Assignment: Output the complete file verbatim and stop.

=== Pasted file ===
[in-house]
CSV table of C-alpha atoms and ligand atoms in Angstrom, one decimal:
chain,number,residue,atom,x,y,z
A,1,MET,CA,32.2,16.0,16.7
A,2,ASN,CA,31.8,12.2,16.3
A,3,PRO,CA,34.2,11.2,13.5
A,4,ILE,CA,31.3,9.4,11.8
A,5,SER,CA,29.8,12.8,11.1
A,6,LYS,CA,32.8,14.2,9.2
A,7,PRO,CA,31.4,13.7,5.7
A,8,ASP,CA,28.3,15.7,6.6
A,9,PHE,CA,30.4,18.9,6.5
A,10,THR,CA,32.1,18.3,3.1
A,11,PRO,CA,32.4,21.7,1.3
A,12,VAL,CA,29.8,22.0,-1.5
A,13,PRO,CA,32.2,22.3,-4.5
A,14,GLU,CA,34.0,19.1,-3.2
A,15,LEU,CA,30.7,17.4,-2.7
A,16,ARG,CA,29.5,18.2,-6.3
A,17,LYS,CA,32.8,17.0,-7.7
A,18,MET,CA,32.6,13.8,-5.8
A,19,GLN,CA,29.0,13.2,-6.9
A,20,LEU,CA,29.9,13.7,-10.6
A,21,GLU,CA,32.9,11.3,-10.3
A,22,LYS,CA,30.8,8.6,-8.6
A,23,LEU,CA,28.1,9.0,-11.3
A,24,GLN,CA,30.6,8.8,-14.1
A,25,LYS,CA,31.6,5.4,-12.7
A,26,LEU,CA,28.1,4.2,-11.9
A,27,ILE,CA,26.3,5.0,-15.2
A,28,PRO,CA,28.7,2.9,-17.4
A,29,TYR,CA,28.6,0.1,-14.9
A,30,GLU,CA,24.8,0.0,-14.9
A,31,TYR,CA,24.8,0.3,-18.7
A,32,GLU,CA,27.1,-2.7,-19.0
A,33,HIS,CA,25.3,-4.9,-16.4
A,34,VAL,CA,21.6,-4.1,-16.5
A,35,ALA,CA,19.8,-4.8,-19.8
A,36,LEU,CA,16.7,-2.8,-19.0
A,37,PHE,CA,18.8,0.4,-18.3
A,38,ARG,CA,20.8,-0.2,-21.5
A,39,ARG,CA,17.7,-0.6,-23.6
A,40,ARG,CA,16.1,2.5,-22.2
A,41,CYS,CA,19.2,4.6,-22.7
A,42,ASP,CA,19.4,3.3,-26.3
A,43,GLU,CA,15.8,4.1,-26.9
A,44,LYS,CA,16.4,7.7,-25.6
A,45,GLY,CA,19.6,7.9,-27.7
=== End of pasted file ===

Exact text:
[in-house]
CSV table of C-alpha atoms and ligand atoms in Angstrom, one decimal:
chain,number,residue,atom,x,y,z
A,1,MET,CA,32.2,16.0,16.7
A,2,ASN,CA,31.8,12.2,16.3
A,3,PRO,CA,34.2,11.2,13.5
A,4,ILE,CA,31.3,9.4,11.8
A,5,SER,CA,29.8,12.8,11.1
A,6,LYS,CA,32.8,14.2,9.2
A,7,PRO,CA,31.4,13.7,5.7
A,8,ASP,CA,28.3,15.7,6.6
A,9,PHE,CA,30.4,18.9,6.5
A,10,THR,CA,32.1,18.3,3.1
A,11,PRO,CA,32.4,21.7,1.3
A,12,VAL,CA,29.8,22.0,-1.5
A,13,PRO,CA,32.2,22.3,-4.5
A,14,GLU,CA,34.0,19.1,-3.2
A,15,LEU,CA,30.7,17.4,-2.7
A,16,ARG,CA,29.5,18.2,-6.3
A,17,LYS,CA,32.8,17.0,-7.7
A,18,MET,CA,32.6,13.8,-5.8
A,19,GLN,CA,29.0,13.2,-6.9
A,20,LEU,CA,29.9,13.7,-10.6
A,21,GLU,CA,32.9,11.3,-10.3
A,22,LYS,CA,30.8,8.6,-8.6
A,23,LEU,CA,28.1,9.0,-11.3
A,24,GLN,CA,30.6,8.8,-14.1
A,25,LYS,CA,31.6,5.4,-12.7
A,26,LEU,CA,28.1,4.2,-11.9
A,27,ILE,CA,26.3,5.0,-15.2
A,28,PRO,CA,28.7,2.9,-17.4
A,29,TYR,CA,28.6,0.1,-14.9
A,30,GLU,CA,24.8,0.0,-14.9
A,31,TYR,CA,24.8,0.3,-18.7
A,32,GLU,CA,27.1,-2.7,-19.0
A,33,HIS,CA,25.3,-4.9,-16.4
A,34,VAL,CA,21.6,-4.1,-16.5
A,35,ALA,CA,19.8,-4.8,-19.8
A,36,LEU,CA,16.7,-2.8,-19.0
A,37,PHE,CA,18.8,0.4,-18.3
A,38,ARG,CA,20.8,-0.2,-21.5
A,39,ARG,CA,17.7,-0.6,-23.6
A,40,ARG,CA,16.1,2.5,-22.2
A,41,CYS,CA,19.2,4.6,-22.7
A,42,ASP,CA,19.4,3.3,-26.3
A,43,GLU,CA,15.8,4.1,-26.9
A,44,LYS,CA,16.4,7.7,-25.6
A,45,GLY,CA,19.6,7.9,-27.7